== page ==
Taylor v. Hull et al
MEMORANDUM AND ORDER: Accordingly, IT IS HEREBY ORDERED that plaintiffs motion to strike the affidavit of William D. McKinney, M.D. [Doc. # 159 ] is denied. IT IS FURTHER ORDERED that the motions of defendants Heather Paul and Pamela Yancey for summary judgment [Docs. ## 141 , 144 ] are granted. A separate Judgment in accordance with this Memorandum and Order will be entered at the conclusion of all proceedings in this matter. Signed by District Judge Carol E. Jackson on 1/5/16. (JAB)
UNITED STATES DISTRICT COURT
EASTERN DISTRICT OF MISSOURI
SAMUEL LEWIS TAYLOR,
DAVID NULL, et al.,
Case No. 4:13-CV-1065-CEJ
MEMORANDUM AND ORDER
This matter is before the Court on the motions of defendants Heather Paul
and Pamela Yancey for summary judgment, pursuant to Fed. R. Civ. P. 56(a). Also
before the Court is plaintiff’s motion to strike the affidavit of William D. McKinney,
M.D. The issues are fully briefed.
Plaintiff Samuel Lewis Taylor was a prisoner at the Potosi Correctional Center
(PCC) in June 2012. Defendants Paul and Yancey were then nurses at the PCC. In
this action pursuant to 42 U.S.C. § 1983, plaintiff contends that Paul and Yancey
were deliberately indifferent to his medical needs, in contravention of the Eighth
According to the complaint, on June 4 plaintiff was involved in an altercation
with prison guards during which one of them deliberately struck plaintiff’s hand with
a metal lock, causing injury to his middle finger.
Plaintiff alleges that Yancey
examined plaintiff but refused to provide medical treatment for his injury. Plaintiff
later completed a Medical Service Request (MSR) form in which he reported that his
“mouth and jaw” had “swelled up” in the wake of the altercation with the guards.
Paul arrived outside of plaintiff’s cell on June 5 in response to the MSR. Though
plaintiff did not complain of injury to his teeth in the MSR, he allegedly told Paul at
that time that his front teeth were chipped as a result of the altercation with the
guards. According to plaintiff, Paul “refused to come to [the] door to examine [his]
injuries or give [him] any pain medications or refer [him] to [the] doctor.”
On June 14, plaintiff was examined by a dentist, who observed “very small”
incisal chips on three of plaintiff’s teeth. The dentist contoured the damaged teeth,
smoothing over the chips, but prescribed no other treatment.
Plaintiff does not
take issue with the dentist’s course of treatment, and he has not submitted any
medical or other evidence that the nine-day passage of time before his teeth were
contoured had an injurious effect on him.
On June 27, the prison doctor, William D. McKinney, M.D., examined
plaintiff’s finger. He observed no bruising, swelling, or other defect. Plaintiff does
not dispute the condition of his finger on June 27, merely what the condition of his
finger had been weeks earlier.
Dr. McKinney did not prescribe any course of
treatment for the now-healed injury, an injury that had healed in the absence of
any treatment. Plaintiff has not submitted any medical or other evidence that the
approximately three-week delay before he was examined by Dr. McKinney had a
deleterious effect on his finger injury.
Plaintiff also contends that he complained to Dr. McKinney during the June 27
examination that his jaw and mouth were swollen. However, Dr. McKinney did not
note any swelling or other injury to plaintiff’s jaw or mouth during that
examination, and he did not prescribe any treatment for those injuries.
plaintiff does not dispute Dr. McKinney’s assessment that he did not require any
medical treatment for the purportedly remaining injuries to his jaw and mouth.
Plaintiff also has not submitted any medical or other evidence that the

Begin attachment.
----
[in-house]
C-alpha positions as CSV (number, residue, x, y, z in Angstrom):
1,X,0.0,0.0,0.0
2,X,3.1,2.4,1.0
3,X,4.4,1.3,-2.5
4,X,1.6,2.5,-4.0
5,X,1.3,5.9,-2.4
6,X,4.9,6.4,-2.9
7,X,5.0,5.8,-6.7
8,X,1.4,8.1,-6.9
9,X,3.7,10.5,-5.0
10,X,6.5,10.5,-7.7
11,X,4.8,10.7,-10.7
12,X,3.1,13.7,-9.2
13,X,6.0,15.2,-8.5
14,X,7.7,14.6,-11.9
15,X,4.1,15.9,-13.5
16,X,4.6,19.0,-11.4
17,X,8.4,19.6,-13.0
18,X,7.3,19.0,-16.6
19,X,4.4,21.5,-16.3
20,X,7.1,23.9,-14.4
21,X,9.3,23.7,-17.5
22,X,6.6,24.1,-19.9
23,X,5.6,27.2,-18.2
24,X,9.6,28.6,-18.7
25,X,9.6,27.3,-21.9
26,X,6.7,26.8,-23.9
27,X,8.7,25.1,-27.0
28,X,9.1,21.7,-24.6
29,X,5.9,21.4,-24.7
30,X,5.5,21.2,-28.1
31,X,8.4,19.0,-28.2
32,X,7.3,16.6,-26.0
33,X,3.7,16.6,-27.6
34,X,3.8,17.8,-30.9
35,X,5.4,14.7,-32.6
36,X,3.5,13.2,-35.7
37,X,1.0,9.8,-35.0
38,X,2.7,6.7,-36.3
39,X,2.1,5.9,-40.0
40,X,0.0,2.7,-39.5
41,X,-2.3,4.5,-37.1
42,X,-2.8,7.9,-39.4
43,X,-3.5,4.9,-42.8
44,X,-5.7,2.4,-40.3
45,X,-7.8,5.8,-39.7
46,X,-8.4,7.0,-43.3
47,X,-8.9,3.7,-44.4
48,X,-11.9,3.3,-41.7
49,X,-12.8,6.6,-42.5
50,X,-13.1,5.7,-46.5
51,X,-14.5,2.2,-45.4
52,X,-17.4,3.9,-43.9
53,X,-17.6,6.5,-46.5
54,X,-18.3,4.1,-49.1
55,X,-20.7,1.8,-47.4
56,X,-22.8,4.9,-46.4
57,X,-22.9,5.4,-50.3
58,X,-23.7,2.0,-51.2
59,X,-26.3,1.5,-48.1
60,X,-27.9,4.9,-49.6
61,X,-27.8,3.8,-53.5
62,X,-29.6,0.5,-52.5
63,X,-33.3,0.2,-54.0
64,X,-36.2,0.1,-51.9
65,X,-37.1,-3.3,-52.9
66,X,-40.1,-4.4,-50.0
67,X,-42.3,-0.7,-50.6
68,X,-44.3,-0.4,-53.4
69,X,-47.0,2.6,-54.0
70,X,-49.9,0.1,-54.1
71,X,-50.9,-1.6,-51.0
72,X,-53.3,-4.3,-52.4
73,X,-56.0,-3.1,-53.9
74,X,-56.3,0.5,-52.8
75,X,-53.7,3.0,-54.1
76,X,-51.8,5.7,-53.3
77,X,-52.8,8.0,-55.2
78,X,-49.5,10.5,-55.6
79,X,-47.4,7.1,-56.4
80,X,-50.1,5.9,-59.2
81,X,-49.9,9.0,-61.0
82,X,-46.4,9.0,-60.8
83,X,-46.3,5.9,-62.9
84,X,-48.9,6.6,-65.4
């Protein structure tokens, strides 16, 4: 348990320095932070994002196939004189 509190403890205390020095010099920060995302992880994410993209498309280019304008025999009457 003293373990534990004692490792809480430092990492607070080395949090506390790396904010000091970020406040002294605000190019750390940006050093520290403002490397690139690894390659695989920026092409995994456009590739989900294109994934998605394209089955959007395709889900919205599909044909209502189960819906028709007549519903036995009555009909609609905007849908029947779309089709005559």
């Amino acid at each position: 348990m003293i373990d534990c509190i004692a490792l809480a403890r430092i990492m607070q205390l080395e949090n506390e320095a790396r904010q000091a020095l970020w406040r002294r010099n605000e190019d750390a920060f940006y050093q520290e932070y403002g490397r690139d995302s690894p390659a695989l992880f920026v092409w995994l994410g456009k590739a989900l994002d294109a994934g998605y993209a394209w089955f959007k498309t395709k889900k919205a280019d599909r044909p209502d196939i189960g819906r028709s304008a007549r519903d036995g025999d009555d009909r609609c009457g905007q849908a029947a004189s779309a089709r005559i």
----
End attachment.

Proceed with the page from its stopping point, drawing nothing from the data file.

approximately three-week delay before he was examined by Dr. McKinney
negatively affected his jaw and mouth injuries.
Motion to Strike
Plaintiff moves to strike the affidavit of Dr. McKinney that is submitted in
support of the motions for summary judgment.
In his affidavit, Dr. McKinney
attests to his personal observations of plaintiff’s condition on June 27 and his
opinion as to the appropriate course of treatment for plaintiff’s condition at that
time, which was none.
Dr. McKinney’s personal observations are admissible
because he could testify to them at trial, and his medical assessment of plaintiff’s
condition at the time would also be admissible, because plaintiff does not dispute
Dr. McKinney’s assessment that, as of June 27, he required no treatment for his
injuries. See Fed. R. Civ. P. 56(c)(4) (“An affidavit or declaration used to support
or oppose a motion must be made on personal knowledge, set out facts that would
be admissible in evidence, and show that the affiant or declarant is competent to
testify on the matters stated.” (emphasis added)); Brooks v. Tri-Sys., Inc., 425
F.3d 1109, 1111–12 (8th Cir. 2005); Buttice v. G.D. Searle & Co., 938 F. Supp.
561, 566 (E.D. Mo. 1996). Therefore, the motion to strike will be denied as to Dr.
McKinney’s observations and assessment of plaintiff’s condition on June 27.
The affidavit also contains Dr. McKinney’s opinions on other matters that are
not based on his personal observations, such as his opinion about plaintiff’s
condition on June 3 through 5, before he examined plaintiff.
Those opinions are
irrelevant to the present issues, the Court has not relied on them, and the motion
to strike those opinions is therefore moot.
Motions for Summary Judgment
Rule 56(a) of the Federal Rules of Civil Procedure provides that summary
judgment shall be entered if the moving party shows “that there is no genuine
dispute as to any material fact and the movant is entitled to a judgment as a
matter of law.” In ruling on a motion for summary judgment the court is required
to view the facts in the light most favorable to the non-moving party and must give
that party the benefit of all reasonable inferences to be drawn from the underlying
facts. AgriStor Leasing v. Farrow, 826 F.2d 732, 734 (8th Cir. 1987). The moving
party bears the burden of showing both the absence of a genuine issue of material
fact and its entitlement to judgment as a matter of law. Anderson v. Liberty Lobby,
Inc., 477 U.S. 242 (1986); Matsushita Elec. Indus. Co. v. Zenith Radio Corp., 475
U.S. 574, 586–87 (1986).
Once the moving party has met its burden, the non-